Bean plants produce wonderful flowers. For gardeners the flowers are a sign that the plant is growing successfully and will soon produce beans. Every variety of bean has its own colour flower and many gardeners chose to grow beans particularly for the floral display.
It is interesting to note how beans grown in soil and those in containers will perform differently. The potted beans put more effort into growing while those in soil beds will take longer in the beginning as they root more deeply. In the end both plants will grow to their full size and produce equally well.
Some gardeners grow beans in groups of the same variety in the same spot while others (myself included) enjoy mixing the bean varieties. Each plant produces beans in clusters ideal for household use. Beans should be picked before fully mature to keep the plant cropping over the summer.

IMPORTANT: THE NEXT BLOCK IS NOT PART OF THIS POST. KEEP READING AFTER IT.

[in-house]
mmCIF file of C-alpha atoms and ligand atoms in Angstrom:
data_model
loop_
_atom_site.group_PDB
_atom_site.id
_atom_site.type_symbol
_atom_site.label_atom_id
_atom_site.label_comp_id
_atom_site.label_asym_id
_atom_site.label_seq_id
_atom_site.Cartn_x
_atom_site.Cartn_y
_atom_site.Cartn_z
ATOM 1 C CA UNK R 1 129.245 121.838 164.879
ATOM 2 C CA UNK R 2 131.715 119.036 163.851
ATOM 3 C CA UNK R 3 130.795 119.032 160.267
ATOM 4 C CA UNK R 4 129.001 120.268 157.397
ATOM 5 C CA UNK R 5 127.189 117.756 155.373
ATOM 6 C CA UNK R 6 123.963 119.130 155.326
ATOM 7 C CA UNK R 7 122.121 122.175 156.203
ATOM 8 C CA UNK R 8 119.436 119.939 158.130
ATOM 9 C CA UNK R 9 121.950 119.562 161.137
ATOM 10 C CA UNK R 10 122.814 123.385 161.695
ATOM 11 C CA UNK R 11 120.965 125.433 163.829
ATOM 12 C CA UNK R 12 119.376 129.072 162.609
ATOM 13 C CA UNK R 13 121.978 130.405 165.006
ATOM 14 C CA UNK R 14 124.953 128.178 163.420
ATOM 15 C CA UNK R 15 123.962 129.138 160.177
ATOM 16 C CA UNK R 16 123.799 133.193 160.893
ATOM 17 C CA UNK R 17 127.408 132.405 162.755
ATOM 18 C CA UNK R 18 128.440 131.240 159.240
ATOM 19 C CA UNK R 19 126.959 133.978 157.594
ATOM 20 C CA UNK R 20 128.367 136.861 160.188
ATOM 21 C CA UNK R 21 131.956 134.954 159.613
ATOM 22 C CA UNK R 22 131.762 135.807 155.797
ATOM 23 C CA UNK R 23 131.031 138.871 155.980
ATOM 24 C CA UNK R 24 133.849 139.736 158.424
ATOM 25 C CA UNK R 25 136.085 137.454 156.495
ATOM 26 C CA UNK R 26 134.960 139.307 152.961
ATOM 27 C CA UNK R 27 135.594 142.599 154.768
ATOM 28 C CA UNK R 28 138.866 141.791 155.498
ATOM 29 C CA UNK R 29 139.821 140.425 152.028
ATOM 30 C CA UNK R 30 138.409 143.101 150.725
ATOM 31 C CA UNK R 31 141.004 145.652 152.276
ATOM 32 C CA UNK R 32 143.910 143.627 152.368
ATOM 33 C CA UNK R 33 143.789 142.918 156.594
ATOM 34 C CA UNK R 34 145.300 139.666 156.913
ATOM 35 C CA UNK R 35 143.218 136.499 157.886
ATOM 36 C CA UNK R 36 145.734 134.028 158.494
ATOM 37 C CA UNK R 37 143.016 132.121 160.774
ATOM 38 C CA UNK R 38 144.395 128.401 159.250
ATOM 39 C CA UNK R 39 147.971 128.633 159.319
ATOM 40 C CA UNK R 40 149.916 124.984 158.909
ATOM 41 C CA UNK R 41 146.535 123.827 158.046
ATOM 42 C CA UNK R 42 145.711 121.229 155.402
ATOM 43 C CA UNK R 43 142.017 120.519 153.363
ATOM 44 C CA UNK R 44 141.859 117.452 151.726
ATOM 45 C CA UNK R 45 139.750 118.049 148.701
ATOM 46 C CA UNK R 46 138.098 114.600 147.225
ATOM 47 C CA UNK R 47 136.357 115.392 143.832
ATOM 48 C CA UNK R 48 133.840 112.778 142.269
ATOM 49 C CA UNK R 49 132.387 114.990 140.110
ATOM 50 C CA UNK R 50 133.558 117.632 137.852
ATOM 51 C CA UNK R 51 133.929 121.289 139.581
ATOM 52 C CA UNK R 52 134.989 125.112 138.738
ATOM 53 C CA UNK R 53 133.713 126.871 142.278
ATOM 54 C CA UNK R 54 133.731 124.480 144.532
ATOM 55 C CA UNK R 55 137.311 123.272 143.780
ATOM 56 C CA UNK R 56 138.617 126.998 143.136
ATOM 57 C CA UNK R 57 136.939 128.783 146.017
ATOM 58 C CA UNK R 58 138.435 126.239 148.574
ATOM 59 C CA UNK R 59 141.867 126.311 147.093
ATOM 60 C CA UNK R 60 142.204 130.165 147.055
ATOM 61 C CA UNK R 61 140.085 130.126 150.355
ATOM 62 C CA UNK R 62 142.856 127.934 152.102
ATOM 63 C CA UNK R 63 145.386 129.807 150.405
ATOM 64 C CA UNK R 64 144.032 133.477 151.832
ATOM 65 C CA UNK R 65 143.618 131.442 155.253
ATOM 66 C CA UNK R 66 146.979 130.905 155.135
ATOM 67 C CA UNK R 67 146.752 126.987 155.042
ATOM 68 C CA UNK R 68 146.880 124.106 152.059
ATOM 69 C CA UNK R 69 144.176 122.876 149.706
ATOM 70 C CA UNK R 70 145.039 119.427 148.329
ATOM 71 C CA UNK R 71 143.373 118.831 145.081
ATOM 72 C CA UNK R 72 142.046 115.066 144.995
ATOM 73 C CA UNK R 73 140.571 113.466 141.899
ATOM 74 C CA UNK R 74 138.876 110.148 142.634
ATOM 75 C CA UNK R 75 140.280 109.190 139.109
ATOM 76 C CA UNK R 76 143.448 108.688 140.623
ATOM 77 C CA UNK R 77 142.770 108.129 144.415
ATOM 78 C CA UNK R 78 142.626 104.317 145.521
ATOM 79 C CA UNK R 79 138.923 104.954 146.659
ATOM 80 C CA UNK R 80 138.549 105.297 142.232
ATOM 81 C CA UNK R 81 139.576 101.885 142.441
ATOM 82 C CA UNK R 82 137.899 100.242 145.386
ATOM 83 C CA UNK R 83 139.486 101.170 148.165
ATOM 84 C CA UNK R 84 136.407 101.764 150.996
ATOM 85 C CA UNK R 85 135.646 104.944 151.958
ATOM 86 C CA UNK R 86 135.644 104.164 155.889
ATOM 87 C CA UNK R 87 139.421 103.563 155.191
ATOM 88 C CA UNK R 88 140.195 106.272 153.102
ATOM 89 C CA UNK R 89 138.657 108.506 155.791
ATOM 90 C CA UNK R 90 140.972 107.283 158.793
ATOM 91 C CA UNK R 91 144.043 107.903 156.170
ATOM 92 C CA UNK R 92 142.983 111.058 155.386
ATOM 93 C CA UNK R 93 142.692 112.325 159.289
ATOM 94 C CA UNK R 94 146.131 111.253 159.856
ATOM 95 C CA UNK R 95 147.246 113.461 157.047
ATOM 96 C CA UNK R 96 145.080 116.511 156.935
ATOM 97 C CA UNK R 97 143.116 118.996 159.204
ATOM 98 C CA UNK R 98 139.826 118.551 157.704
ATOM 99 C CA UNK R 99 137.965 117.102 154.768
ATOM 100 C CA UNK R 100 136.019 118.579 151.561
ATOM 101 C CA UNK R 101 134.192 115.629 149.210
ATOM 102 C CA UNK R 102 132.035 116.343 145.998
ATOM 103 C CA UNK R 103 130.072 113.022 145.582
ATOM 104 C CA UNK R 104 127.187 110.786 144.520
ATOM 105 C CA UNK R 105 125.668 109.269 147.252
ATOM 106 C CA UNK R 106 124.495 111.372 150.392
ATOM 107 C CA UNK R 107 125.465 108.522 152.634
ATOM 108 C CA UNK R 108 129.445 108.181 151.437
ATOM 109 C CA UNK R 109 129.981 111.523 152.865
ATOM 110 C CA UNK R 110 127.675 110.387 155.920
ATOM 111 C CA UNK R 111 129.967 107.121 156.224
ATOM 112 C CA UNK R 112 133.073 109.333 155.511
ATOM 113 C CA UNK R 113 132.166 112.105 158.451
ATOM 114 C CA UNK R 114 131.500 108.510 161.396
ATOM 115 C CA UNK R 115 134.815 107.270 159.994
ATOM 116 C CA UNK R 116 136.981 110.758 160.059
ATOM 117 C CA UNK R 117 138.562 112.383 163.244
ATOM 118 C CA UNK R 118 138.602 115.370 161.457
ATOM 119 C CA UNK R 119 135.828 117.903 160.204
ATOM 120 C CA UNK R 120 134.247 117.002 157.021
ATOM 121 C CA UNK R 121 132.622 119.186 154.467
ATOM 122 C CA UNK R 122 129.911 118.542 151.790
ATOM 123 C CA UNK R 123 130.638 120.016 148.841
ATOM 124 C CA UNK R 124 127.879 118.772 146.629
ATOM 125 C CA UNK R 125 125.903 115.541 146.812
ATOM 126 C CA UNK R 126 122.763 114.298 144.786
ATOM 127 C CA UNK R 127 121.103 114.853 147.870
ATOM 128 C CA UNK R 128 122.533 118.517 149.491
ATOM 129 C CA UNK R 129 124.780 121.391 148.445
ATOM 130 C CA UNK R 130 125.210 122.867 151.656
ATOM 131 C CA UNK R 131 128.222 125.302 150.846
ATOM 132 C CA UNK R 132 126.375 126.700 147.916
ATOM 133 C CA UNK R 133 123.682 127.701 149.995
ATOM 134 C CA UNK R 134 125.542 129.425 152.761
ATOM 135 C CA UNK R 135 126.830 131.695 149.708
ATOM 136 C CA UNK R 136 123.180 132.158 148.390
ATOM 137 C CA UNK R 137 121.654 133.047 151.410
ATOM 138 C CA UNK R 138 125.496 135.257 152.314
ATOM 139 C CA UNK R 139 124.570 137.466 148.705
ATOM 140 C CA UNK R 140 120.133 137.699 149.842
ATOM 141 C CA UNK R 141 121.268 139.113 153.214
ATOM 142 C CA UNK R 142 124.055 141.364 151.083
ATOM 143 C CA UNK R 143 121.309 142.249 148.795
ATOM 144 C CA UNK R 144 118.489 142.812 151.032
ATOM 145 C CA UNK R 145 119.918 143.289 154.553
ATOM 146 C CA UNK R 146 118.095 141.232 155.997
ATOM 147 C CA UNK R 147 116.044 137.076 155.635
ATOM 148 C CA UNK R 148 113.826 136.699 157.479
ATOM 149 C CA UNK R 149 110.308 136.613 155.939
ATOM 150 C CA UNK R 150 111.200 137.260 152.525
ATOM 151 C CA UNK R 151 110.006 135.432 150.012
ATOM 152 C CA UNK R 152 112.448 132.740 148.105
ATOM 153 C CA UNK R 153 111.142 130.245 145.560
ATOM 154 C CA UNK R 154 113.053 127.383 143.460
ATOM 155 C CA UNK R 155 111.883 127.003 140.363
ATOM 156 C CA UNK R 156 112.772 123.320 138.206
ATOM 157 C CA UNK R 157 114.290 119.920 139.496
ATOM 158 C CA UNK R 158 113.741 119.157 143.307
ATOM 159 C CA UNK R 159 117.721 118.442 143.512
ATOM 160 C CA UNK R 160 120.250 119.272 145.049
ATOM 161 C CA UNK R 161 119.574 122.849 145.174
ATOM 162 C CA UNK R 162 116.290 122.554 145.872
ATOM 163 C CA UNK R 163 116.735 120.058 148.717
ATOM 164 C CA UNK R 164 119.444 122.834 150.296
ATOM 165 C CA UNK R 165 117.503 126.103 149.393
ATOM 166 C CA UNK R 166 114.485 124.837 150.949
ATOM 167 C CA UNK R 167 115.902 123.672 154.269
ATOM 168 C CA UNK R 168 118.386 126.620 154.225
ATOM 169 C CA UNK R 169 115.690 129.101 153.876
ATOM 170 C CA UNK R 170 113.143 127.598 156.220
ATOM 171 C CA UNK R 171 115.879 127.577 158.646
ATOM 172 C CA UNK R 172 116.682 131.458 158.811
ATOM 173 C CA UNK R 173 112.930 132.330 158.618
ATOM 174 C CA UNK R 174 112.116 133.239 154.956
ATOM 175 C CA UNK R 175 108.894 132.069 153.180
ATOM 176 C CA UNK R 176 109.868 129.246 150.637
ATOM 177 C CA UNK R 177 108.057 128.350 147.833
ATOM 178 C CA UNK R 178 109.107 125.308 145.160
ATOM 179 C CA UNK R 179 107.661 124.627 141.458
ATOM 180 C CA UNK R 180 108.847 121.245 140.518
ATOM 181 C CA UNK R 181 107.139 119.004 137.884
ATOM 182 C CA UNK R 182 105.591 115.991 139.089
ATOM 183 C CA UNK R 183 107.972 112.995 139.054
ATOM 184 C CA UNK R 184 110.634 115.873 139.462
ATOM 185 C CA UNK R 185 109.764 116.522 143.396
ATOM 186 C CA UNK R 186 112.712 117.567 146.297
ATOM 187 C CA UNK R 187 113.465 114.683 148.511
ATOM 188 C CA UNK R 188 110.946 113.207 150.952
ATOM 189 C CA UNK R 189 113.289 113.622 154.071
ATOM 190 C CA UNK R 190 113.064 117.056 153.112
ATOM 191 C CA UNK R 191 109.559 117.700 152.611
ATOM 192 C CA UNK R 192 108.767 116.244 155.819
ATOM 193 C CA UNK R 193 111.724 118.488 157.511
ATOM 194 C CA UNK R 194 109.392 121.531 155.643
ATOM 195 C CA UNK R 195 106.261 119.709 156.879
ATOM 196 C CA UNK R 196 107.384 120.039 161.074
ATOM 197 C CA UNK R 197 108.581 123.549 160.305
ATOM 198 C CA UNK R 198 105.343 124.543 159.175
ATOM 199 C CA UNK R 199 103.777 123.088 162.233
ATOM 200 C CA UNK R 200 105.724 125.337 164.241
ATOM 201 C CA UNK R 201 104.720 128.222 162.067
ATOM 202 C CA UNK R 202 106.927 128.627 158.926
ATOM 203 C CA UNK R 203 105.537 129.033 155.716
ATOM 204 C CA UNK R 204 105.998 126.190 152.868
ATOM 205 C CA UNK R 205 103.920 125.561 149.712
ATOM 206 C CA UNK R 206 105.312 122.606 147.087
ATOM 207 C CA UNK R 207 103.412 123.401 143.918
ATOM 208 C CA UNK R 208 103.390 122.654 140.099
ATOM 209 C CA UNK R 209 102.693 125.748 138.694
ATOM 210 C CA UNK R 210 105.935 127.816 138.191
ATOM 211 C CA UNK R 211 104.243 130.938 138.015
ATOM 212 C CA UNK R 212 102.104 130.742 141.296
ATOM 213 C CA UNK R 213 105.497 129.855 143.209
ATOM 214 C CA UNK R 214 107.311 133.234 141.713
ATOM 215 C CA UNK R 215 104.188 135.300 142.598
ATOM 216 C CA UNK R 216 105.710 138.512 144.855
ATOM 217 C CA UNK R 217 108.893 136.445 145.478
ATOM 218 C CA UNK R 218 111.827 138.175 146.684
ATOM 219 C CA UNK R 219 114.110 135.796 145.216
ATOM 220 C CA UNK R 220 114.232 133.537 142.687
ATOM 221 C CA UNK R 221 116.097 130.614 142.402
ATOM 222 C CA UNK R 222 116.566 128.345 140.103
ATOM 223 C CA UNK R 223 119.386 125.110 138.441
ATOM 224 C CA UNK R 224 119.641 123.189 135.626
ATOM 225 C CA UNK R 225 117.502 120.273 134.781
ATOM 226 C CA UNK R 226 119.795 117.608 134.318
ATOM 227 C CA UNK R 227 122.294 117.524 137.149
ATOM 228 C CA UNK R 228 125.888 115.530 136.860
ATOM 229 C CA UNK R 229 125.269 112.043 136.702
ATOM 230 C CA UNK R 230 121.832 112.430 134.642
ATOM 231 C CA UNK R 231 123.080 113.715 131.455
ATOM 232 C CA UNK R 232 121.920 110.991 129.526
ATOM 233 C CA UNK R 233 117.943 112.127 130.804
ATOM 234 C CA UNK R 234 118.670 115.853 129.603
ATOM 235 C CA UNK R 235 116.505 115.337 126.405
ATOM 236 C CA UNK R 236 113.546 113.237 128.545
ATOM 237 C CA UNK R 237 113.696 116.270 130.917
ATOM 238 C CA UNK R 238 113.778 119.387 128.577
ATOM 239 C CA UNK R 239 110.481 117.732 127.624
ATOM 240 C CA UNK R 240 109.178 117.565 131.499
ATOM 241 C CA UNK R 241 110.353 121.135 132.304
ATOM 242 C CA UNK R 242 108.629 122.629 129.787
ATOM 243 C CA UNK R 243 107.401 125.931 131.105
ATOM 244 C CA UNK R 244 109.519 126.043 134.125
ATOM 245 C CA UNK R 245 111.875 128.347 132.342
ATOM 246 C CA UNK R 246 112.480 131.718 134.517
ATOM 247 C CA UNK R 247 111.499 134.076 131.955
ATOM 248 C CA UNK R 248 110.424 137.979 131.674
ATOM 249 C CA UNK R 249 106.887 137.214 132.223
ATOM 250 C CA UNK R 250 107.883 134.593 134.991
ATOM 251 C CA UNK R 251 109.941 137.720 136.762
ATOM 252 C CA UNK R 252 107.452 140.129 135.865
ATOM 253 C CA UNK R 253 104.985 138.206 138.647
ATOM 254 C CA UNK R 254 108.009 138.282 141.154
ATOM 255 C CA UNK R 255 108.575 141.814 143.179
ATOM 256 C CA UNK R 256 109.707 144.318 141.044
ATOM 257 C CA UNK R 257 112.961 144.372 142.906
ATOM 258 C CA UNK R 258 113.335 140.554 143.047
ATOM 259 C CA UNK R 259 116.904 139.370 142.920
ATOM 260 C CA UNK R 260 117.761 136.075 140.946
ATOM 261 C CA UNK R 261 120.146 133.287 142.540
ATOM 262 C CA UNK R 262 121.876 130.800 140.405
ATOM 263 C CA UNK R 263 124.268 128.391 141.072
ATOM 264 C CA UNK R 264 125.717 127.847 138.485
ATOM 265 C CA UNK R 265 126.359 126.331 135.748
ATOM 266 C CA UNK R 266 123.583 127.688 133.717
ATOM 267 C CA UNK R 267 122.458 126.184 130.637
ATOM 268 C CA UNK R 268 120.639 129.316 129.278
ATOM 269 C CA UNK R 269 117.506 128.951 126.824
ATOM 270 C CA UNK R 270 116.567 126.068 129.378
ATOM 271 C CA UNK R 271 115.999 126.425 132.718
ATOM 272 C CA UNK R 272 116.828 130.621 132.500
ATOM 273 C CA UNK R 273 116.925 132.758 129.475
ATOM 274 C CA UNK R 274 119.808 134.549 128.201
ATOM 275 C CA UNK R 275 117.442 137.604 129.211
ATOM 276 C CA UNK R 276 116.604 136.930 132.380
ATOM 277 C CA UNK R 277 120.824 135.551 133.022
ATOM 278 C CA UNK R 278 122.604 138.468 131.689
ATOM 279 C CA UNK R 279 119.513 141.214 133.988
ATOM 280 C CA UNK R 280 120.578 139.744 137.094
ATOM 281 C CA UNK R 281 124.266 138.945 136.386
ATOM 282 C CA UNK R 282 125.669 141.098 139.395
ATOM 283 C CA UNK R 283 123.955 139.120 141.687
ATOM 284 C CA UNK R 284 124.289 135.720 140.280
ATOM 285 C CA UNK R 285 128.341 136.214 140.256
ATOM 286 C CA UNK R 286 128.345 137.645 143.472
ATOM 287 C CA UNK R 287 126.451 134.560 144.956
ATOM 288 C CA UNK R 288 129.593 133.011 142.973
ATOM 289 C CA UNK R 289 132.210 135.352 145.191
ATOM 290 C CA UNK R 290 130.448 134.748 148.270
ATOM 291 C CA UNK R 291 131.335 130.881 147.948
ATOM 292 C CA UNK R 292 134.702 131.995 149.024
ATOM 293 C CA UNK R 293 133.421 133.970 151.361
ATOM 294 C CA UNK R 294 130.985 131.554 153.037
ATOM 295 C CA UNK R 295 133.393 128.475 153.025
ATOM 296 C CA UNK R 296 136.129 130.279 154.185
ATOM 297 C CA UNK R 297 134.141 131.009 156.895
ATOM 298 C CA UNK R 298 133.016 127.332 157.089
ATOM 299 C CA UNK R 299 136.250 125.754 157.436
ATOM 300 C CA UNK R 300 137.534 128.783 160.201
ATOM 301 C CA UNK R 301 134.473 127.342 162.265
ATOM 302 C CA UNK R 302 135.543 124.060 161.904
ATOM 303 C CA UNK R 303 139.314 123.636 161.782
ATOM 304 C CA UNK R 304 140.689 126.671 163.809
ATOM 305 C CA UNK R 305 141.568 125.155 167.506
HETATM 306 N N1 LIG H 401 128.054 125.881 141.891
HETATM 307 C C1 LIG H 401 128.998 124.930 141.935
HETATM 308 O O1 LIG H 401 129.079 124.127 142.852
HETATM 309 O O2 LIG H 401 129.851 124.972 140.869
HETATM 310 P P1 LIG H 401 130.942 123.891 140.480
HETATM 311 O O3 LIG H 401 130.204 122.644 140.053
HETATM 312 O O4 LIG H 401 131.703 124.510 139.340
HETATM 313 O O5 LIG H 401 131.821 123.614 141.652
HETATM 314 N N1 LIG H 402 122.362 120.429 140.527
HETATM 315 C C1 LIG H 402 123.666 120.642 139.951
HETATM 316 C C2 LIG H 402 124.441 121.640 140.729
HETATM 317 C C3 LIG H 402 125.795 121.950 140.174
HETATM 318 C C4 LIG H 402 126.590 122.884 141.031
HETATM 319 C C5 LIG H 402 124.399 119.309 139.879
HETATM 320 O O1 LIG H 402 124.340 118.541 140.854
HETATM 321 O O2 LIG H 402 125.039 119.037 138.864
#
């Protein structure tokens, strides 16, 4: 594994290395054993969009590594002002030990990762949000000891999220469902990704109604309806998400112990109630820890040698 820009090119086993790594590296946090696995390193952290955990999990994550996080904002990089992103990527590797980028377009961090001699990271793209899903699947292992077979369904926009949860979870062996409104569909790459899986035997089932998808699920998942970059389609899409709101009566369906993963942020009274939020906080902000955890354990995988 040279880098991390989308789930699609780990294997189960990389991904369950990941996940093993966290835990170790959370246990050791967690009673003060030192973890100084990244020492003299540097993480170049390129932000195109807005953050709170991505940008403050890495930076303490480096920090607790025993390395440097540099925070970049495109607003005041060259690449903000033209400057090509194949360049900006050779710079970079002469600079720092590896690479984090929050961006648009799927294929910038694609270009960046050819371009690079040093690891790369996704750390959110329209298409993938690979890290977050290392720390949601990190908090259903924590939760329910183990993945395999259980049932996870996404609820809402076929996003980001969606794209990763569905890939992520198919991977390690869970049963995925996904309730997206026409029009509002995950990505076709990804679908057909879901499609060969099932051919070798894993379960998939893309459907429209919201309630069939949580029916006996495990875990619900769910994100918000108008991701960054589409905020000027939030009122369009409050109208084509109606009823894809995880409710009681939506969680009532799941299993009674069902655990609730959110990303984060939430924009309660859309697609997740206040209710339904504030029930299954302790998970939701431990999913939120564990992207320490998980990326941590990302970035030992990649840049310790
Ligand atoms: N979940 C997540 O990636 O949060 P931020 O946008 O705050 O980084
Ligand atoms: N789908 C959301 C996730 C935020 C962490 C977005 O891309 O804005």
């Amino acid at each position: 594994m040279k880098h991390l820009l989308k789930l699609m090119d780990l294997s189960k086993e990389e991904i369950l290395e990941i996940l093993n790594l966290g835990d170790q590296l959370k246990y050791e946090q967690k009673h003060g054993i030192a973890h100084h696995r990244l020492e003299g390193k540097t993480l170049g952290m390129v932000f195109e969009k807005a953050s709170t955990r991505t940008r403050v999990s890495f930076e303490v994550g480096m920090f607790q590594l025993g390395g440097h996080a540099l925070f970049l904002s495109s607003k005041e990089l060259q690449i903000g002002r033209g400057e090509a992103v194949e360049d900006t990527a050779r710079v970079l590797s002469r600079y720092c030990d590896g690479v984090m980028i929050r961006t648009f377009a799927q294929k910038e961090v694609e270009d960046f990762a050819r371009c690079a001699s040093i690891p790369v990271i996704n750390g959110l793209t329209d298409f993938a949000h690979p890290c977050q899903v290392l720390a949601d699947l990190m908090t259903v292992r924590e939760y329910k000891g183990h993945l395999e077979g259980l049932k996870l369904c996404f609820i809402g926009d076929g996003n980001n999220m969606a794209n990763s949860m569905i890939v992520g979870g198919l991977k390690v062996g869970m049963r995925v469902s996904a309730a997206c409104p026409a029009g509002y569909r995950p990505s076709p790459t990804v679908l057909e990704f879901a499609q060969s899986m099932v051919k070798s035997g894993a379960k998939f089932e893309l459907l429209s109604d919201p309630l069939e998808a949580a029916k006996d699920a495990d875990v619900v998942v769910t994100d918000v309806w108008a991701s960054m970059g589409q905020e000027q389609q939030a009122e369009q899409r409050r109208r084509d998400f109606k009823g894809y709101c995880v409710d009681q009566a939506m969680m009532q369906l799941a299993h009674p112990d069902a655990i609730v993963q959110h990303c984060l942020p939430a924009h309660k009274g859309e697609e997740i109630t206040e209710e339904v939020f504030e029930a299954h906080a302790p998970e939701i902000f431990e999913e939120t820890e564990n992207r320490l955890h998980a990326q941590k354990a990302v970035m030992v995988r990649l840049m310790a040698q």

Training beans is an important part of the process particularly in confined space. Left to their own devices beans will shoot straight up and can reach 2.5 metres. By training the beans to move vertically the plants are kept at a manageable height for picking.
It is best to grow beans as a succession crop. This means starting new bean plants on a regular basis well into the summer. The new plants are introduced among existing plants and this in time extends the crop production well into late summer.
The flowers on beans are quite exotic with beautiful pale pastel colours and strong bright vivid colours. As these are followed by beans for eating it seems the best of both worlds to have attractive garden colours and then fresh beans. Beans work very well in the shaded confines of small city gardens.